OPR-HP at its expense. At the same time, however, DEC has forbidden any supplemental feeding of stream- resident trout out of concerns for nitrate pollution. Since all “beats” at CRSPP do not have equally-sustaining habitat, this will inevitably result in fewer “productive” beats for visiting anglers. This is of particular concern for handicapped-access beats, most of which are located immediately upstream from the hatchery, where an absolute stocking ban has been in place since 2007.
It should be noted that NYSDEC has indicated its willingness to permit a limited experiment in raising some trout as a method of indirectly testing the present quality of the river waters, provided any positive IPNV test will precipitate the prompt euthanization and disposal of such fish. This would also allow some use of the facility for educational purposes only.
To date, all attempts by concerned citizens, and even State Legislators, to elicit the active involvement & consideration of NYSDEC Commissioner Alexander “Pete” Grannis have been rebuffed, or met with stony silence. This has unenviably dropped the “hot potato” of the CRSPP hatchery closure entirely into the lap of the local Area One DEC personnel.
New York State Parks is the steward of Connetquot. The Long Island regional director has delegated the IPNV problem at the park to subordinates, and has never acted as a public advocate for its defense. No visible intercession with the State Parks’ Commissioner on behalf of Connetquot has come to our attention. Many letters written to Commissioner Ash by concerned citizens have received only the most insipid and uninformative responses.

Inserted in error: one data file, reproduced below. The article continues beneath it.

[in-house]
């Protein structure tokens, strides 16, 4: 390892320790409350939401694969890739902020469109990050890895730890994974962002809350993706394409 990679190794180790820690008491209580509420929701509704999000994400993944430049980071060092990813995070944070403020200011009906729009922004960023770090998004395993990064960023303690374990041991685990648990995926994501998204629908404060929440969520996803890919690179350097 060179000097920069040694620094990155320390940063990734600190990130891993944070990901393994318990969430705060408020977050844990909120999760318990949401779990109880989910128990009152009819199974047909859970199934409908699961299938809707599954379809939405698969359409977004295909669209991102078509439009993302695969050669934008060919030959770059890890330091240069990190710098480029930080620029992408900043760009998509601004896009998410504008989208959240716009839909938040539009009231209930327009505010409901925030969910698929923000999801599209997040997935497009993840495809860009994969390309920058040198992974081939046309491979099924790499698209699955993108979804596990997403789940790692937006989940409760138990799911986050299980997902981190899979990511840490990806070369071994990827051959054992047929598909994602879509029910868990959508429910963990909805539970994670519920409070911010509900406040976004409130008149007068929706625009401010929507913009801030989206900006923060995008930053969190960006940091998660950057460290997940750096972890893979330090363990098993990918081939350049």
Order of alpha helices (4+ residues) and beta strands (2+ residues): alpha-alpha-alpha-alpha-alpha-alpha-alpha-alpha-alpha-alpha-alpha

Certainly, the State’s economic hardships have played a role. But when all Parks’ regions are under similar constraints, common sense dictates that scarce resources are likely to be distributed according to the “squeaky wheel” scenario. When no clear effort is being exerted in defense of what they themselves describe as a “jewel” of the system, it is reasonable to suspect that some other motivation(s) may be playing a role in their behavior.
The subordinates who have been charged with handling the Connetquot problems are well-intentioned. Unfortunately, they have apparently neither the time, nor inclination to familiarize themselves with the scientific literature regarding the biology and epidemiology of IPN. As a consequence, they are in the “passenger’s seat” rather than the “driver’s seat” during discussions with NYSDEC and/or consultants.
This has also contributed to the “non-progress” to date. Granted, there are difficult bureaucratic obstacles to be negotiated. But their lack of independent knowledge about this disease renders Parks subject to relatively unquestioning reliance upon outside influences. Both the Friends of Connetquot and the Idle Hour Fly Fishers have submitted several scenarios under which the necessary data collection(s) could be advanced, but Parks has been unwilling or unable to take it upon itself to act independently.
In short, much valuable time has been lost owing to the glacial pace at which Parks has attended to its own “turf.” It (OPR-HP) has been, in our opinion, entirely too willing to play the victim instead of the controlling authority. In the interim, Park fishing attendance is off tremendously, the State is losing revenue at a time it can least afford it, the hatchery’s educational function has been indefinitely lost, and its historic character has been placed in jeopardy.
OPR-HP was directed by NYSDEC to employ one of two DEC-approved hatchery management consultants as a pre-requisite for any DEC consideration of renewing the CRSPP hatchery’s operating permit. Both HDR/”Fish Pro” and the Freshwater Institute were brought to CRSPP to view the place first-hand – the former in late fall 2008, and the latter in early spring 2009. Both were requested to submit action proposals from which OPR-HP would select a bid.
Eventually, the FWI of Shepardstown, W.V., was chosen by Parks.